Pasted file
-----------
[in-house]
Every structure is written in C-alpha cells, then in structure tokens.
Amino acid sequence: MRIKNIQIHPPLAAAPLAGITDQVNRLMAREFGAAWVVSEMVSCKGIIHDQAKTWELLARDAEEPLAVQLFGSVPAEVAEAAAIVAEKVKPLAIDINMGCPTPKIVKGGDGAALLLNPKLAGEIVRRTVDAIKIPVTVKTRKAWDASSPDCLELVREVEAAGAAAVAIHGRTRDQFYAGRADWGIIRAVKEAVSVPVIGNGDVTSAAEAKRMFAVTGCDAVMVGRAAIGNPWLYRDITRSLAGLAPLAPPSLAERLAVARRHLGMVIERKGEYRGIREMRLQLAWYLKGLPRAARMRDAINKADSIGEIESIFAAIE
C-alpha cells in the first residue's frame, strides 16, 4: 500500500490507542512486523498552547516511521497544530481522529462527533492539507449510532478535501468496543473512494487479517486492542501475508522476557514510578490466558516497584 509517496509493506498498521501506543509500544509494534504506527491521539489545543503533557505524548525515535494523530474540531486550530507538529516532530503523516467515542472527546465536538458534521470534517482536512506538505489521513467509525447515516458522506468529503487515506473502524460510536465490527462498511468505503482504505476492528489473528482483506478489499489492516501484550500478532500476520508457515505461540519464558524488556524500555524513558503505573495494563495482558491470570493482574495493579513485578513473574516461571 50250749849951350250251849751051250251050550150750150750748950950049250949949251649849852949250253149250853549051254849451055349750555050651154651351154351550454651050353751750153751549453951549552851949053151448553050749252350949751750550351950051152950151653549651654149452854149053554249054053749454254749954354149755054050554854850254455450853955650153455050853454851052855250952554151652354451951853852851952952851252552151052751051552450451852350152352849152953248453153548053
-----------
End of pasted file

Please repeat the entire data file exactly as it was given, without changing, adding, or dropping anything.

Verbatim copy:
[in-house]
Every structure is written in C-alpha cells, then in structure tokens.
Amino acid sequence: MRIKNIQIHPPLAAAPLAGITDQVNRLMAREFGAAWVVSEMVSCKGIIHDQAKTWELLARDAEEPLAVQLFGSVPAEVAEAAAIVAEKVKPLAIDINMGCPTPKIVKGGDGAALLLNPKLAGEIVRRTVDAIKIPVTVKTRKAWDASSPDCLELVREVEAAGAAAVAIHGRTRDQFYAGRADWGIIRAVKEAVSVPVIGNGDVTSAAEAKRMFAVTGCDAVMVGRAAIGNPWLYRDITRSLAGLAPLAPPSLAERLAVARRHLGMVIERKGEYRGIREMRLQLAWYLKGLPRAARMRDAINKADSIGEIESIFAAIE
C-alpha cells in the first residue's frame, strides 16, 4: 500500500490507542512486523498552547516511521497544530481522529462527533492539507449510532478535501468496543473512494487479517486492542501475508522476557514510578490466558516497584 509517496509493506498498521501506543509500544509494534504506527491521539489545543503533557505524548525515535494523530474540531486550530507538529516532530503523516467515542472527546465536538458534521470534517482536512506538505489521513467509525447515516458522506468529503487515506473502524460510536465490527462498511468505503482504505476492528489473528482483506478489499489492516501484550500478532500476520508457515505461540519464558524488556524500555524513558503505573495494563495482558491470570493482574495493579513485578513473574516461571 50250749849951350250251849751051250251050550150750150750748950950049250949949251649849852949250253149250853549051254849451055349750555050651154651351154351550454651050353751750153751549453951549552851949053151448553050749252350949751750550351950051152950151653549651654149452854149053554249054053749454254749954354149755054050554854850254455450853955650153455050853454851052855250952554151652354451951853852851952952851252552151052751051552450451852350152352849152953248453153548053